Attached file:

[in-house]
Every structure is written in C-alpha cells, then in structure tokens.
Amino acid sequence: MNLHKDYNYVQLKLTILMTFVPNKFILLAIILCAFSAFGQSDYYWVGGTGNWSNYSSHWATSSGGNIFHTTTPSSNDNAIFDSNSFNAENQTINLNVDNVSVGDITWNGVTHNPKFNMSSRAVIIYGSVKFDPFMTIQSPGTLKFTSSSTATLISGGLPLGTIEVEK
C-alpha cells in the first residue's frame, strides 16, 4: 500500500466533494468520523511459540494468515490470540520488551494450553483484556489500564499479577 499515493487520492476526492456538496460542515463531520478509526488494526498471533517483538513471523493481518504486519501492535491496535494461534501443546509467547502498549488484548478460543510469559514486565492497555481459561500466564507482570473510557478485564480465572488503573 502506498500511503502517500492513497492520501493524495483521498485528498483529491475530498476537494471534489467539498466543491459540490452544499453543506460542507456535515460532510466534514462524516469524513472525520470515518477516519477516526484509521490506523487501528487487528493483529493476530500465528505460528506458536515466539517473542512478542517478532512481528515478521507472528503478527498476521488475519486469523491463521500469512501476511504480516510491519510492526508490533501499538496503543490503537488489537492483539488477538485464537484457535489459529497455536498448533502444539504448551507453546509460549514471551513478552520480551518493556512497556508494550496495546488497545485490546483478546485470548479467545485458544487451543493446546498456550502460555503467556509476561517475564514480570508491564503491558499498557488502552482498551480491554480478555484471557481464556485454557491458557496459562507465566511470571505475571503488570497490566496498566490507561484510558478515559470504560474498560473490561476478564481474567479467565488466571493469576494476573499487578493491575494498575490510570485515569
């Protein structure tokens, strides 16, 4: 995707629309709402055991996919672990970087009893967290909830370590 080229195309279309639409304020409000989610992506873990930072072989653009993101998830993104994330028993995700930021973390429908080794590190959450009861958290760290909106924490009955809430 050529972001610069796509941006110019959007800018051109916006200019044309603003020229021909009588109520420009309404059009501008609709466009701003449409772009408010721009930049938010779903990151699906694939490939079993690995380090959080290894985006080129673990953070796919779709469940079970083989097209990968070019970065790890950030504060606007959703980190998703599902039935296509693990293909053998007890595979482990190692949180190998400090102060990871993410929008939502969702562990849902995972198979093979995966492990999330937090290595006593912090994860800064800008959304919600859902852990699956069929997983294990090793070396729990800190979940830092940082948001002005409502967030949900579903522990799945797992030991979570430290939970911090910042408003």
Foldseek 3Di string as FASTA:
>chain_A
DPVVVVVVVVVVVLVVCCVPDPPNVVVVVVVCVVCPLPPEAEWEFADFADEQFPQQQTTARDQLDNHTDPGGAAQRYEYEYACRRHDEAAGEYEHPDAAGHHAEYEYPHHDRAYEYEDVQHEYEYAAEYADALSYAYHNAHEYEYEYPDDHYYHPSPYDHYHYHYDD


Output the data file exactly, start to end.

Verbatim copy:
[in-house]
Every structure is written in C-alpha cells, then in structure tokens.
Amino acid sequence: MNLHKDYNYVQLKLTILMTFVPNKFILLAIILCAFSAFGQSDYYWVGGTGNWSNYSSHWATSSGGNIFHTTTPSSNDNAIFDSNSFNAENQTINLNVDNVSVGDITWNGVTHNPKFNMSSRAVIIYGSVKFDPFMTIQSPGTLKFTSSSTATLISGGLPLGTIEVEK
C-alpha cells in the first residue's frame, strides 16, 4: 500500500466533494468520523511459540494468515490470540520488551494450553483484556489500564499479577 499515493487520492476526492456538496460542515463531520478509526488494526498471533517483538513471523493481518504486519501492535491496535494461534501443546509467547502498549488484548478460543510469559514486565492497555481459561500466564507482570473510557478485564480465572488503573 502506498500511503502517500492513497492520501493524495483521498485528498483529491475530498476537494471534489467539498466543491459540490452544499453543506460542507456535515460532510466534514462524516469524513472525520470515518477516519477516526484509521490506523487501528487487528493483529493476530500465528505460528506458536515466539517473542512478542517478532512481528515478521507472528503478527498476521488475519486469523491463521500469512501476511504480516510491519510492526508490533501499538496503543490503537488489537492483539488477538485464537484457535489459529497455536498448533502444539504448551507453546509460549514471551513478552520480551518493556512497556508494550496495546488497545485490546483478546485470548479467545485458544487451543493446546498456550502460555503467556509476561517475564514480570508491564503491558499498557488502552482498551480491554480478555484471557481464556485454557491458557496459562507465566511470571505475571503488570497490566496498566490507561484510558478515559470504560474498560473490561476478564481474567479467565488466571493469576494476573499487578493491575494498575490510570485515569
């Protein structure tokens, strides 16, 4: 995707629309709402055991996919672990970087009893967290909830370590 080229195309279309639409304020409000989610992506873990930072072989653009993101998830993104994330028993995700930021973390429908080794590190959450009861958290760290909106924490009955809430 050529972001610069796509941006110019959007800018051109916006200019044309603003020229021909009588109520420009309404059009501008609709466009701003449409772009408010721009930049938010779903990151699906694939490939079993690995380090959080290894985006080129673990953070796919779709469940079970083989097209990968070019970065790890950030504060606007959703980190998703599902039935296509693990293909053998007890595979482990190692949180190998400090102060990871993410929008939502969702562990849902995972198979093979995966492990999330937090290595006593912090994860800064800008959304919600859902852990699956069929997983294990090793070396729990800190979940830092940082948001002005409502967030949900579903522990799945797992030991979570430290939970911090910042408003």
Foldseek 3Di string as FASTA:
>chain_A
DPVVVVVVVVVVVLVVCCVPDPPNVVVVVVVCVVCPLPPEAEWEFADFADEQFPQQQTTARDQLDNHTDPGGAAQRYEYEYACRRHDEAAGEYEHPDAAGHHAEYEYPHHDRAYEYEDVQHEYEYAAEYADALSYAYHNAHEYEYEYPDDHYYHPSPYDHYHYHYDD